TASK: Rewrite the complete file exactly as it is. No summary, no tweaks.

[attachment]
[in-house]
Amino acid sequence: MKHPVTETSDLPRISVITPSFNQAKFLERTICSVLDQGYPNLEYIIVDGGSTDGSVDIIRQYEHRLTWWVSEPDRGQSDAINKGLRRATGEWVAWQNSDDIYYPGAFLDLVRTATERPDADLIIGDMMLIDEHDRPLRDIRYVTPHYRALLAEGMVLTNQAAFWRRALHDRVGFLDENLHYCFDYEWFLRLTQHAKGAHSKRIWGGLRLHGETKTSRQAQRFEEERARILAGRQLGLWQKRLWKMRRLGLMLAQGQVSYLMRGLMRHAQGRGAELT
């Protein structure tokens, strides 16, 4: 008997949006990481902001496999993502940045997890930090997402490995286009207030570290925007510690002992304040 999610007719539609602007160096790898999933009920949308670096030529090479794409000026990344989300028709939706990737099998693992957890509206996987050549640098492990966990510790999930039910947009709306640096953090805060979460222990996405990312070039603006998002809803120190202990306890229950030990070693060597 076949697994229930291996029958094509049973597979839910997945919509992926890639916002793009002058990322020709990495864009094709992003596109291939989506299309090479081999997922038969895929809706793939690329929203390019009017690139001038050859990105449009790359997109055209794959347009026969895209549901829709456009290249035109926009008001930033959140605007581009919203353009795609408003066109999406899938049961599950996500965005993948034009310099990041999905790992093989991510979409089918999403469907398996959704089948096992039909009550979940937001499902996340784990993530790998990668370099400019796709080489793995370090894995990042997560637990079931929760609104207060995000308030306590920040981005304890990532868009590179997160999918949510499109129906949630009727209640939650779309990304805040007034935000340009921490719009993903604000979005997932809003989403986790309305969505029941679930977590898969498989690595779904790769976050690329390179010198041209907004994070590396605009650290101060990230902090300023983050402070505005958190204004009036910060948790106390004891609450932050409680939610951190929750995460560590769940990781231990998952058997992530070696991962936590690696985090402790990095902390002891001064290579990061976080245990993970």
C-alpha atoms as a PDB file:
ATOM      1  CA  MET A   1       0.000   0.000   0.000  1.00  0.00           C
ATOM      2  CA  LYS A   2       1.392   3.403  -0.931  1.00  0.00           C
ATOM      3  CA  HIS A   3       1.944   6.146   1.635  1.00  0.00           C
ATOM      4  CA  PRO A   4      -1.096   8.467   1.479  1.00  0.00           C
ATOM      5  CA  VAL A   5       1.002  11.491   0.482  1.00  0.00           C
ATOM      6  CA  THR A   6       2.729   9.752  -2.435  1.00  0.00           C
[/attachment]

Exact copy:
[in-house]
Amino acid sequence: MKHPVTETSDLPRISVITPSFNQAKFLERTICSVLDQGYPNLEYIIVDGGSTDGSVDIIRQYEHRLTWWVSEPDRGQSDAINKGLRRATGEWVAWQNSDDIYYPGAFLDLVRTATERPDADLIIGDMMLIDEHDRPLRDIRYVTPHYRALLAEGMVLTNQAAFWRRALHDRVGFLDENLHYCFDYEWFLRLTQHAKGAHSKRIWGGLRLHGETKTSRQAQRFEEERARILAGRQLGLWQKRLWKMRRLGLMLAQGQVSYLMRGLMRHAQGRGAELT
């Protein structure tokens, strides 16, 4: 008997949006990481902001496999993502940045997890930090997402490995286009207030570290925007510690002992304040 999610007719539609602007160096790898999933009920949308670096030529090479794409000026990344989300028709939706990737099998693992957890509206996987050549640098492990966990510790999930039910947009709306640096953090805060979460222990996405990312070039603006998002809803120190202990306890229950030990070693060597 076949697994229930291996029958094509049973597979839910997945919509992926890639916002793009002058990322020709990495864009094709992003596109291939989506299309090479081999997922038969895929809706793939690329929203390019009017690139001038050859990105449009790359997109055209794959347009026969895209549901829709456009290249035109926009008001930033959140605007581009919203353009795609408003066109999406899938049961599950996500965005993948034009310099990041999905790992093989991510979409089918999403469907398996959704089948096992039909009550979940937001499902996340784990993530790998990668370099400019796709080489793995370090894995990042997560637990079931929760609104207060995000308030306590920040981005304890990532868009590179997160999918949510499109129906949630009727209640939650779309990304805040007034935000340009921490719009993903604000979005997932809003989403986790309305969505029941679930977590898969498989690595779904790769976050690329390179010198041209907004994070590396605009650290101060990230902090300023983050402070505005958190204004009036910060948790106390004891609450932050409680939610951190929750995460560590769940990781231990998952058997992530070696991962936590690696985090402790990095902390002891001064290579990061976080245990993970």
C-alpha atoms as a PDB file:
ATOM      1  CA  MET A   1       0.000   0.000   0.000  1.00  0.00           C
ATOM      2  CA  LYS A   2       1.392   3.403  -0.931  1.00  0.00           C
ATOM      3  CA  HIS A   3       1.944   6.146   1.635  1.00  0.00           C
ATOM      4  CA  PRO A   4      -1.096   8.467   1.479  1.00  0.00           C
ATOM      5  CA  VAL A   5       1.002  11.491   0.482  1.00  0.00           C
ATOM      6  CA  THR A   6       2.729   9.752  -2.435  1.00  0.00           C